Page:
And during this debate he challenged me to write an article saying something good about Microsoft, stating that I was so biased against them that he didn't think I could accomplish it.
This is that article. Wish me luck.
I must confess, when I received the challenge, I was absolutely stumped. And I thought I might just have to concede the point. But after I thought about it, I began to realize some things that had not occurred to me previously.
Simply put, without Microsoft, and without their backhanded double-dealing monopolistic tactics, computers would not be anywhere near as advanced and as versatile as they are today.
When Microsoft came on the scene, there was a plethora of early operating systems such as SCOPE, CP/M, Pick, Unix and a slew of others each with different design scheme and hardware configurations, and each one was vying for dominance in the computer field.
With the introduction of MS-DOS, and later on MS Windows, Microsoft began its history of interface stealing, bribery, and its habitual "embrace, extend and extinguish" policy, which enabled Microsoft to come out on top and become the de-facto standard operating system for the majority of people around the world.
And within this framework of one single dominating operating system, software programming has been able to achieve things that were completely unthinkable just a few short years before.
Microsoft Windows enabled computers to become popular enough to leave the realm of the hobbyists and businessmen and enter into our collective daily lives. Without Microsoft, there could still be fifteen or twenty different completely incompatible computer systems out there, and you most likely would not have one in your living room. If a market leader had never emerged, none of the competitors would have gotten enough money or attention to make the great strides and successes that Microsoft has facilitated.
Without this growth and expansion of the general computing populace, we might not have such everyday things as webcams or VOIP. Even the video game industry might not be as advanced as it is today without the massive growth of the personal computing market pushing processor technology to innovate. This is not because Microsoft themselves invented these things, but because Microsoft integrated computers so far into our lives that innovation of the computer field became a necessity and a natural progression of ideas.
We owe thanks for a big part of our culture and daily convenience to Microsoft. So thank you Microsoft. Seriously.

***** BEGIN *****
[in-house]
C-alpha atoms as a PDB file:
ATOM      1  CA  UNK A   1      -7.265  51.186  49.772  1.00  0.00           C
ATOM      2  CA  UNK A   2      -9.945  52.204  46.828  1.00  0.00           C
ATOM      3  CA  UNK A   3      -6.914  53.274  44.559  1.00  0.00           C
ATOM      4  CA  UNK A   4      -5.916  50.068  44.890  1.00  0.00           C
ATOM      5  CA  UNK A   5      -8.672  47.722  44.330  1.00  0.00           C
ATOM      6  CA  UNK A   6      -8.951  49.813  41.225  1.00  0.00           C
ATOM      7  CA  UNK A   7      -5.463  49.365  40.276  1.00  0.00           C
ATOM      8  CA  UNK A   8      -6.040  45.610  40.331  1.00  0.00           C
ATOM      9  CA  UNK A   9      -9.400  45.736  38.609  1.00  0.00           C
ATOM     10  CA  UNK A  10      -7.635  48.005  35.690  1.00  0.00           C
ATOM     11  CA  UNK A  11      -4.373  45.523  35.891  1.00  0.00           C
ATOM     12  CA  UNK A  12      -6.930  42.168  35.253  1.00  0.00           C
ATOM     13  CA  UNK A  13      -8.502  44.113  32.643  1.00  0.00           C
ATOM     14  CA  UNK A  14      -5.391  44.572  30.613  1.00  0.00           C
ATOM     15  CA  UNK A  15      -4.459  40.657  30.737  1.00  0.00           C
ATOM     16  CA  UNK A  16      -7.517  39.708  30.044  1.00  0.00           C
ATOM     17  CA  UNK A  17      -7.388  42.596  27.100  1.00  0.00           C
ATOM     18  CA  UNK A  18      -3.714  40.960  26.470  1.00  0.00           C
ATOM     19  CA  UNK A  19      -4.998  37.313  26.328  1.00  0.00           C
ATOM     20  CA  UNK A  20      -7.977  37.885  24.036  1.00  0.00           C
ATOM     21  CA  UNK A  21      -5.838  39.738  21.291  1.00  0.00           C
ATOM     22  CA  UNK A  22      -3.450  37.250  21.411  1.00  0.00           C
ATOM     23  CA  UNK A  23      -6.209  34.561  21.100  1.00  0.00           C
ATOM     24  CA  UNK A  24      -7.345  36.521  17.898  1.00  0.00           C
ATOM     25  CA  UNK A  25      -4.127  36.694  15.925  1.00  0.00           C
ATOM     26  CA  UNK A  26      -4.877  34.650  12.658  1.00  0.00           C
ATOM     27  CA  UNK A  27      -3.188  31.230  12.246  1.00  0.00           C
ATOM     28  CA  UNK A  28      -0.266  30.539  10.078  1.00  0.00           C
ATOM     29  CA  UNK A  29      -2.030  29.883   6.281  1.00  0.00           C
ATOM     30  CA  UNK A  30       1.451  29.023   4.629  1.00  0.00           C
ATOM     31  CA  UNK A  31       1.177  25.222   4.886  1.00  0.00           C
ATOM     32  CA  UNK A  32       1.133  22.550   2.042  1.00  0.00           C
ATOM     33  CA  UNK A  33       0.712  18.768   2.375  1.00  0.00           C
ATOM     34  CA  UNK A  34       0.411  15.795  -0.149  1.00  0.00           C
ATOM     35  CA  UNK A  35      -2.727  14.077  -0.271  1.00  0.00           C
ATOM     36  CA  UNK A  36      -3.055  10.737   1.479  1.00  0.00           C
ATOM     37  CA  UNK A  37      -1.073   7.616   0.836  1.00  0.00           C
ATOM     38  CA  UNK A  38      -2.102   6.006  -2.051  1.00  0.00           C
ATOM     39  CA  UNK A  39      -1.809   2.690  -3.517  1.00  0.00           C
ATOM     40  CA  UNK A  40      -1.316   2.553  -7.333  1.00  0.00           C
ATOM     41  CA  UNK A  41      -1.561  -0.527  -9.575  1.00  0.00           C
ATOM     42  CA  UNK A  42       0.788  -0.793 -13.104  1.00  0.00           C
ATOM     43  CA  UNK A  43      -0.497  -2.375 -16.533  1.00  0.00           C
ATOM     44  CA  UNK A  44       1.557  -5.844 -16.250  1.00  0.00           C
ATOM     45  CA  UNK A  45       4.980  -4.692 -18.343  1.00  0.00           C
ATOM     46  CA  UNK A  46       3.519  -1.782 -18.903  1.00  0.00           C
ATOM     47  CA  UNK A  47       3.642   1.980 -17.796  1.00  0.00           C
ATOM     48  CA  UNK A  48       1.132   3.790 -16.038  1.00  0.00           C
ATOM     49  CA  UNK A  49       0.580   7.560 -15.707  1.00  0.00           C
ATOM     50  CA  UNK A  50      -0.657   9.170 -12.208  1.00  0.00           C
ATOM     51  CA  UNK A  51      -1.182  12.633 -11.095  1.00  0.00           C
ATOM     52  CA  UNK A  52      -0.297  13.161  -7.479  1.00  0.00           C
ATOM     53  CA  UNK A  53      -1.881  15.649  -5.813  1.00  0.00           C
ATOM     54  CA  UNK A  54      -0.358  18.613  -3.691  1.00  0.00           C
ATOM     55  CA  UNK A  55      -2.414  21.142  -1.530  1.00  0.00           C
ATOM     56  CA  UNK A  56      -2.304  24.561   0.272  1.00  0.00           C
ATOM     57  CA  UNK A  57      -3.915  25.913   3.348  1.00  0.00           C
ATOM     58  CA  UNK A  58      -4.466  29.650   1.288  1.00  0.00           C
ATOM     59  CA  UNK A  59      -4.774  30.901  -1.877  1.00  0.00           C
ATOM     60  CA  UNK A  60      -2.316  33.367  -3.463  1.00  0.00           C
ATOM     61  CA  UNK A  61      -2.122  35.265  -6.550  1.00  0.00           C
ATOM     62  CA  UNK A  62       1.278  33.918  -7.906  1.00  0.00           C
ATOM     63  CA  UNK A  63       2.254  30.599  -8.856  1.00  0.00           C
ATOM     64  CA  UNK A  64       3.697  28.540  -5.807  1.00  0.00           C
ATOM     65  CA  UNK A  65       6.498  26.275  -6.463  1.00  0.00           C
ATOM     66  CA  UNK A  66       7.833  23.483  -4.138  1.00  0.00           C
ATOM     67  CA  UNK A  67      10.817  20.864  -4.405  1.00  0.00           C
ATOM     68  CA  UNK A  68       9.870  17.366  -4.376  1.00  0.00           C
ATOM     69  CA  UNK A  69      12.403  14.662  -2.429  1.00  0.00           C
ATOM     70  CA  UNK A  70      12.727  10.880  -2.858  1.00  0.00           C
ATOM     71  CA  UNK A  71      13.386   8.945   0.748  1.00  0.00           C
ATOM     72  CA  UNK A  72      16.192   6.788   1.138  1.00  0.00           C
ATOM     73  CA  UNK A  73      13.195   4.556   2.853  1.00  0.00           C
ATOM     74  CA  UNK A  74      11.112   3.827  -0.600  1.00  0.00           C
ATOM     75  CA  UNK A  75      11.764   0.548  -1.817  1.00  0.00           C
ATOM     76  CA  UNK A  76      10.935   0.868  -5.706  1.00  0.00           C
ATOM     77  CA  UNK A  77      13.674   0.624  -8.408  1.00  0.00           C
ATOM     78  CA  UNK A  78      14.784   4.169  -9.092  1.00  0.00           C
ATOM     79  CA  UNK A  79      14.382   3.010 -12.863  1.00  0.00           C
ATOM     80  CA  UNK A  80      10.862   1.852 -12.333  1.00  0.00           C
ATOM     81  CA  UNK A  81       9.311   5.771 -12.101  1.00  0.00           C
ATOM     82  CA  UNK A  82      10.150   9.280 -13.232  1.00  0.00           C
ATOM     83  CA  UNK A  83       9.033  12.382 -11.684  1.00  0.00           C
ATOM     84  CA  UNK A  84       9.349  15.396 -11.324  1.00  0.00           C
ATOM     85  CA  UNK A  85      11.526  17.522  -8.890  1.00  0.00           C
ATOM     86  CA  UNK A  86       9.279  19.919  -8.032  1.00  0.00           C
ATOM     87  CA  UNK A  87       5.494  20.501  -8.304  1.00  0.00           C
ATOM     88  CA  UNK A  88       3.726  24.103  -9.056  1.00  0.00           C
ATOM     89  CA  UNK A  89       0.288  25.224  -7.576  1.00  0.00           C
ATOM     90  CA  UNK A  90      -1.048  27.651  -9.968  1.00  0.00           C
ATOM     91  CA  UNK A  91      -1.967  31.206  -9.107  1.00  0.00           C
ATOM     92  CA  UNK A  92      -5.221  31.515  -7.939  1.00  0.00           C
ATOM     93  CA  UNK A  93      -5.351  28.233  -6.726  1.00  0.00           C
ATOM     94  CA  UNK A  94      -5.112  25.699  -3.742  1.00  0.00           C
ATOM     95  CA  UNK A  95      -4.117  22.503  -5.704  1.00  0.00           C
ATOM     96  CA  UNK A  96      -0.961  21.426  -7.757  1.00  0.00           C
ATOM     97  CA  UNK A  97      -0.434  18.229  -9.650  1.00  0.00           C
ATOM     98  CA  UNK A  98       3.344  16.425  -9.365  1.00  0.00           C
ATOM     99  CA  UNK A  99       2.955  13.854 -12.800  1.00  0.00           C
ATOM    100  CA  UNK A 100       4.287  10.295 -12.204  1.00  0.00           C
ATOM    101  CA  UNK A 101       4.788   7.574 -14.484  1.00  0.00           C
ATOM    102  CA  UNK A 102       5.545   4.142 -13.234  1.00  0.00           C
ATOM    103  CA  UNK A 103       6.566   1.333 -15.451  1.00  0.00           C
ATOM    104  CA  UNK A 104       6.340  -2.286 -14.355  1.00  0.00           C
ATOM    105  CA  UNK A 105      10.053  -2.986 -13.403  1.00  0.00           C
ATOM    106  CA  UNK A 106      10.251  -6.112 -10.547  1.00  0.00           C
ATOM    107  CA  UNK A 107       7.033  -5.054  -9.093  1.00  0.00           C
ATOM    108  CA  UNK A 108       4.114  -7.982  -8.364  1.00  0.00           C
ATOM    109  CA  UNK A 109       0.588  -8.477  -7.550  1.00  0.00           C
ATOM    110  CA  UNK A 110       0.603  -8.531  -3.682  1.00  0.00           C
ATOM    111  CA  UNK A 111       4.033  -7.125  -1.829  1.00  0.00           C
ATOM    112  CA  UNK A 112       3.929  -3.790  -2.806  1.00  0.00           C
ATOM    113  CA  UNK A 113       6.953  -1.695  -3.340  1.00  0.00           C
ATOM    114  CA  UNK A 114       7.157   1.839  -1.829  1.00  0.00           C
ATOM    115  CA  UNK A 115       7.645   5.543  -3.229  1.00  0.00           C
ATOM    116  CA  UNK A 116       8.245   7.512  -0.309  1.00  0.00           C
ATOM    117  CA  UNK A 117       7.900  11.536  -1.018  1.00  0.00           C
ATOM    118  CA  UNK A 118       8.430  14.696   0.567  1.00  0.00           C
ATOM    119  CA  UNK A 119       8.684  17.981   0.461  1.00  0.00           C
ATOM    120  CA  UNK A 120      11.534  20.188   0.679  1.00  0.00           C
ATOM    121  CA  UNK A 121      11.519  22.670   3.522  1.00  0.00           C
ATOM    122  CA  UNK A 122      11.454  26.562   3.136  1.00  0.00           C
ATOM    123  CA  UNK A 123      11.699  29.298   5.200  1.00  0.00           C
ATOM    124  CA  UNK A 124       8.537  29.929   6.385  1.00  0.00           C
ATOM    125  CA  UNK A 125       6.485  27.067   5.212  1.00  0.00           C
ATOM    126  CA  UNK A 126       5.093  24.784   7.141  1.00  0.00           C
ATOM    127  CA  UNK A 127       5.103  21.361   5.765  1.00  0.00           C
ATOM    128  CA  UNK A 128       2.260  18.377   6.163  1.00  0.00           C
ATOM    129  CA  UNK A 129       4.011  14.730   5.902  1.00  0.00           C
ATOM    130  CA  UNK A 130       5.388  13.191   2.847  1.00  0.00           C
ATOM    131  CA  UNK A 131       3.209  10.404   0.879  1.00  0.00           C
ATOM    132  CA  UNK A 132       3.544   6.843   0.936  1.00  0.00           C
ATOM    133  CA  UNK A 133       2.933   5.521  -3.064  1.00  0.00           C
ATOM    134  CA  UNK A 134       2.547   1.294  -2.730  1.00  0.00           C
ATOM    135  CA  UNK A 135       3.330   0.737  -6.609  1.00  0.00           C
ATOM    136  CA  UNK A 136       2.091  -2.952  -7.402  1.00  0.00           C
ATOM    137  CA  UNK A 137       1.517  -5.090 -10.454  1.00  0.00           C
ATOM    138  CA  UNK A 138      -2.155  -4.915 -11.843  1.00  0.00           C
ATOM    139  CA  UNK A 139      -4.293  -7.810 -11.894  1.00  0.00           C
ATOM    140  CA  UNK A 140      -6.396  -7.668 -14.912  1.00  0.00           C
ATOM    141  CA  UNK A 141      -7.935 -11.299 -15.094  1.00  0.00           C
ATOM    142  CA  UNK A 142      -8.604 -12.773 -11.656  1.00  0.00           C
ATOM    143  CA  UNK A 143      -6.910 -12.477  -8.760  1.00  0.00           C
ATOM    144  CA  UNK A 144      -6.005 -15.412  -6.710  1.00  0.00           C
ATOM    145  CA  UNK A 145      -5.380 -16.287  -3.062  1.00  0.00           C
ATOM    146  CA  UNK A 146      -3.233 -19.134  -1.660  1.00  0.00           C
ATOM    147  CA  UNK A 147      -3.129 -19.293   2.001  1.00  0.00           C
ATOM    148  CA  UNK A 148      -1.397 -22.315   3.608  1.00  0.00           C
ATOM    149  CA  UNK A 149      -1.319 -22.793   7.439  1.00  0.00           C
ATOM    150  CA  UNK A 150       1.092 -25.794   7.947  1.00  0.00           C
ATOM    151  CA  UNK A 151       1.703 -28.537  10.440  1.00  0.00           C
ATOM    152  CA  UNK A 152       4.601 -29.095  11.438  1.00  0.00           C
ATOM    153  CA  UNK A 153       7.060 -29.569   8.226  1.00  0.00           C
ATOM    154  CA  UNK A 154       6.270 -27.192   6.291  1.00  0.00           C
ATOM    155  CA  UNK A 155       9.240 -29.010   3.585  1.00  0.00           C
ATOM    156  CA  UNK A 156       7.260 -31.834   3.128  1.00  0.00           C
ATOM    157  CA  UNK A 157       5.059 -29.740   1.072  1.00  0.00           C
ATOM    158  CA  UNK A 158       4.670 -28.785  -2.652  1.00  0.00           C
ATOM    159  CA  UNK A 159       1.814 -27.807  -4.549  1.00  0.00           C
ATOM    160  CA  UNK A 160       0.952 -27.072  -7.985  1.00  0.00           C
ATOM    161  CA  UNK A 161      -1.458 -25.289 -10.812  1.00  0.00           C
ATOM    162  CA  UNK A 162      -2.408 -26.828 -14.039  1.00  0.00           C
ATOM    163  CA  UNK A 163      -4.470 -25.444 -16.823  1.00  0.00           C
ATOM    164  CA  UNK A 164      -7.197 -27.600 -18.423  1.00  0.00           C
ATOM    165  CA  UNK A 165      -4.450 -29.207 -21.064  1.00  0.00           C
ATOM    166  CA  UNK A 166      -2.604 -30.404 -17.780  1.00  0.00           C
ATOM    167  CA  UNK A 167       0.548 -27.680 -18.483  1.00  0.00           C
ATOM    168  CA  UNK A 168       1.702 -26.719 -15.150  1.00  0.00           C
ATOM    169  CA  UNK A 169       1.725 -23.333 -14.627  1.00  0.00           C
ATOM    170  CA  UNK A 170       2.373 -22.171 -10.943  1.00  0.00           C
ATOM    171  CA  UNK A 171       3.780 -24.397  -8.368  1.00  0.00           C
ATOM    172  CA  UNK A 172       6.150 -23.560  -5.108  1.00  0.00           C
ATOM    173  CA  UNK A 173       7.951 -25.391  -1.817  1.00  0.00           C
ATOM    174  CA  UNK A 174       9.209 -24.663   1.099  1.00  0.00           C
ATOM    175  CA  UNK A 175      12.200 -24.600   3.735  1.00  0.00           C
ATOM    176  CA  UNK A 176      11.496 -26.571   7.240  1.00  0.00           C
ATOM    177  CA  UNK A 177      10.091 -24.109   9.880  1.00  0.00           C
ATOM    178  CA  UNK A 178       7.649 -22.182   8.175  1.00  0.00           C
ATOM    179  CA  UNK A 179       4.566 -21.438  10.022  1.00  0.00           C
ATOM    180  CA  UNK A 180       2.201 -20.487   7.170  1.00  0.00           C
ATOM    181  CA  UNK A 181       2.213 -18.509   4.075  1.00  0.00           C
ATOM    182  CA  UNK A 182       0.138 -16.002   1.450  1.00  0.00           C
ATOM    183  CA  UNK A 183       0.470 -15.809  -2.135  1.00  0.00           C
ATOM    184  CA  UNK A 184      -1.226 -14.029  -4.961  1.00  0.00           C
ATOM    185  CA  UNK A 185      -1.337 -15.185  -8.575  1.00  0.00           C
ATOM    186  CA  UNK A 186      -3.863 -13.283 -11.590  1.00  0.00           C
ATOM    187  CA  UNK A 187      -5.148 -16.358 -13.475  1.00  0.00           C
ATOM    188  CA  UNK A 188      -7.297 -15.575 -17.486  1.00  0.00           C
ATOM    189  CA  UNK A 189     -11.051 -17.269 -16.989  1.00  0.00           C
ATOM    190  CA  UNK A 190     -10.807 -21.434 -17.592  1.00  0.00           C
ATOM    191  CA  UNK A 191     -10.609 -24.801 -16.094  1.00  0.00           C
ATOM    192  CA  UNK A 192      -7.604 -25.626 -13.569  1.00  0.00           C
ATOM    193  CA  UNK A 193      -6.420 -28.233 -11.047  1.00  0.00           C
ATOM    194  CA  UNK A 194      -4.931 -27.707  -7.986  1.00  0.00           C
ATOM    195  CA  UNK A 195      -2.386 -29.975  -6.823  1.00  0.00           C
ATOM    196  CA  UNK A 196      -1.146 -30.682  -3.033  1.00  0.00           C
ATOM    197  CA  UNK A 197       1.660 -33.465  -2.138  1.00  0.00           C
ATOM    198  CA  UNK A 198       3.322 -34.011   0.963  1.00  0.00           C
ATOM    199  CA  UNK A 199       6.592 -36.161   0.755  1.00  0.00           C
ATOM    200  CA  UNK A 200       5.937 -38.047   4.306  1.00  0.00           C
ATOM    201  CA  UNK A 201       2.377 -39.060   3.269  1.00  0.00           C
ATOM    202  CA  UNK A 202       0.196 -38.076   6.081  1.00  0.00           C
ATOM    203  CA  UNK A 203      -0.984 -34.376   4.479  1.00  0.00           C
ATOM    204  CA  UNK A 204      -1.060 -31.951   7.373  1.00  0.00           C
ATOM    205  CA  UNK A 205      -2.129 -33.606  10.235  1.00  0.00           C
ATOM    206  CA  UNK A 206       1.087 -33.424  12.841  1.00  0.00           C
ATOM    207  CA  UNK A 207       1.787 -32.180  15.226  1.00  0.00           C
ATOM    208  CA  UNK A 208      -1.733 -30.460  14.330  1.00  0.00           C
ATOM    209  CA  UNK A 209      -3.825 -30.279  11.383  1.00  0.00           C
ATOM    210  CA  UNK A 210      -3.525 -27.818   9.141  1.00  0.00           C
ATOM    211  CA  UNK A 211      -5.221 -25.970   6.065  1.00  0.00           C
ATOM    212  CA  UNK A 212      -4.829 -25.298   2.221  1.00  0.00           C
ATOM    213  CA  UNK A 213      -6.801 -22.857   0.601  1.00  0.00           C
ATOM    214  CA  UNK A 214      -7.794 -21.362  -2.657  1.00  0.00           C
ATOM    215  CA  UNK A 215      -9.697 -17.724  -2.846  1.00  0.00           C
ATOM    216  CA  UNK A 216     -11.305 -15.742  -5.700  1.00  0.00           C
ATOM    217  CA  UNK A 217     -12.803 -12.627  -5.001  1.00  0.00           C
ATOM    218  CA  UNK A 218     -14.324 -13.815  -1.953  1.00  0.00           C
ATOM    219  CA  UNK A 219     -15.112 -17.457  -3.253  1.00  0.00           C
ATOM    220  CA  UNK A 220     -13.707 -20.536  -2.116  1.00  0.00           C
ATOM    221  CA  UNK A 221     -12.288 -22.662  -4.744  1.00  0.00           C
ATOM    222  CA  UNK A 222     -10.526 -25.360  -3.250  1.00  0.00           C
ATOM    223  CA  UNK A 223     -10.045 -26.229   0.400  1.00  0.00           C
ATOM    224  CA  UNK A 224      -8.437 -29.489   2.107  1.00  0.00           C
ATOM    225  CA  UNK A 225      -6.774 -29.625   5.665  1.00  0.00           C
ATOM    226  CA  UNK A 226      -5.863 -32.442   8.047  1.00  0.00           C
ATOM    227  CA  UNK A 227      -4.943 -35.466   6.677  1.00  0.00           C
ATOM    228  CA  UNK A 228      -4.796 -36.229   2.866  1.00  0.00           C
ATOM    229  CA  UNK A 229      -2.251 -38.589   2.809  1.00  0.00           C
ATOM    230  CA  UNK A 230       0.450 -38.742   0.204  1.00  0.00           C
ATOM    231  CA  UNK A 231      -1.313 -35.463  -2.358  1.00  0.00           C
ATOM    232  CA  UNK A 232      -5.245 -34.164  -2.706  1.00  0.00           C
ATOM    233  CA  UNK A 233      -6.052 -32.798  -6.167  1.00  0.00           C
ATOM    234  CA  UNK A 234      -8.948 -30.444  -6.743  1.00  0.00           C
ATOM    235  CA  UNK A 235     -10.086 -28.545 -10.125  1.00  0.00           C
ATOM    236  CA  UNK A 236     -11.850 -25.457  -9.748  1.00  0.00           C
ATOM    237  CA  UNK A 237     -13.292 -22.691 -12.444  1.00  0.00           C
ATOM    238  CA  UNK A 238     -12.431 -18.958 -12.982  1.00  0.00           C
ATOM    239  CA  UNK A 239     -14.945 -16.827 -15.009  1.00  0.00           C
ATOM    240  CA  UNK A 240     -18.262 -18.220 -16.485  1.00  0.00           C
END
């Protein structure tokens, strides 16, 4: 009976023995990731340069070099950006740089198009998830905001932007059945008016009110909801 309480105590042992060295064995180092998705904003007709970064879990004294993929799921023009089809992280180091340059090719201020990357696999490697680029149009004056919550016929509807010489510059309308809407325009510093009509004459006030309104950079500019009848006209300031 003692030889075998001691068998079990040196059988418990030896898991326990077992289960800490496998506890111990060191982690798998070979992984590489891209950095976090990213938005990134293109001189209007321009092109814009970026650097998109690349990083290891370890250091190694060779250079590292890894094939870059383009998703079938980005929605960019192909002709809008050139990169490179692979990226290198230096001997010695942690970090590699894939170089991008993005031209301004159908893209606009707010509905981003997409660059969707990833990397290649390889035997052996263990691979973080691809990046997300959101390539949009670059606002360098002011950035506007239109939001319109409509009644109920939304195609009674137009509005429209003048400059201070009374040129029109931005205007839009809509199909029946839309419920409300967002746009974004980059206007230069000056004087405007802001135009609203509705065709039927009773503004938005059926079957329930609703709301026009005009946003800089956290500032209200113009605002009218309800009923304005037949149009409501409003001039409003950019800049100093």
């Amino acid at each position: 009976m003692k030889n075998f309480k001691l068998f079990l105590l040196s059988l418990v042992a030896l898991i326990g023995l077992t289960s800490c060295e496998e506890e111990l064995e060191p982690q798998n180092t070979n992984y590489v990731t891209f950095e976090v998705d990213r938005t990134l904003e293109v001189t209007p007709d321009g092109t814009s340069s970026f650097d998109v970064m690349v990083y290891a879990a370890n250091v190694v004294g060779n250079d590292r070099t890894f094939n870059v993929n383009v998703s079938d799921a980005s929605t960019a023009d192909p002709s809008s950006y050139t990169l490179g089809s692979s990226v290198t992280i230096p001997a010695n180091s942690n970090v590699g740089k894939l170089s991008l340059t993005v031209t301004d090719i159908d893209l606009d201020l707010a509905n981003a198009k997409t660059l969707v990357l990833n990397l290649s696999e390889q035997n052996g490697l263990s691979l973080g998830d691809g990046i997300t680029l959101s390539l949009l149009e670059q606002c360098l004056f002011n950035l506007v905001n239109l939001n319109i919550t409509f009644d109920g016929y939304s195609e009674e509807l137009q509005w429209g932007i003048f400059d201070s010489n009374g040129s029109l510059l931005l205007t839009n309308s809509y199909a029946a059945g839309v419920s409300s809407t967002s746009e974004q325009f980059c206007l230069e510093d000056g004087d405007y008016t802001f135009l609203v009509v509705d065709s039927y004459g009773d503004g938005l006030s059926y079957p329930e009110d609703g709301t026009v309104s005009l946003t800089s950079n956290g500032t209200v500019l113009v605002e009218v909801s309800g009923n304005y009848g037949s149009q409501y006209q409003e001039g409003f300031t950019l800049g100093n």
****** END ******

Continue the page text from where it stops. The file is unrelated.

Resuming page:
Does this mean I've changed my mind? Am I now a Microsoft fanboy? No. And I doubt I ever will be again.
While we may have needed a company like MS to unify the computing industry and innovate and integrate cool technologies into our everyday lives, I personally believe we do not need them anymore.
There are very few people left in the world who do not know what a computer is. They may not own one, they may not know how to use one, but they've likely seen one, or at least could recognize one if they saw it.
As an agent of unification and emissary of technological achievement, Microsoft's task is complete. And as a result of this, Microsoft is one of the richest, most powerful and most influential companies in the entire world. Unfortunately, they are also among the most ruthless of companies in the world.
Time and time again Microsoft has demonstrated its willingness to bully competing technologies and companies into extinction. Sometimes Microsoft even uses its monopoly power to crush its competitors even though they were superior to its own offering. If anyone can remember the wars between Netscape and Internet Explorer, at the time, Netscape was actually a superior product. And to this day, the pre-release codename for Netscape Navigator, Mozilla, is still used by browsers when surfing the net to denote that it is a modern full-featured web browser. Yet due to Microsoft's monopoly power enabling them to give away Internet Explorer for free, Netscape, a clearly superior product was nearly lost. Netscape has only survived by licensing their code as open source, and as a result of this, the Netscape code provided the backbone for the amazingly popular Mozilla Firefox web browser.
No fine has ever been levied against Microsoft that was so great as to dissuade them from their unfair business practices and monopolistic tendencies. Every time they're faced with a penalty, Microsoft simply takes it on the chin, forks over a big cash settlement or fine and then resumes business as usual, completely unrepentant. No fine has ever been high enough to compete with their profits made using these business strategies, so why on earth would they stop?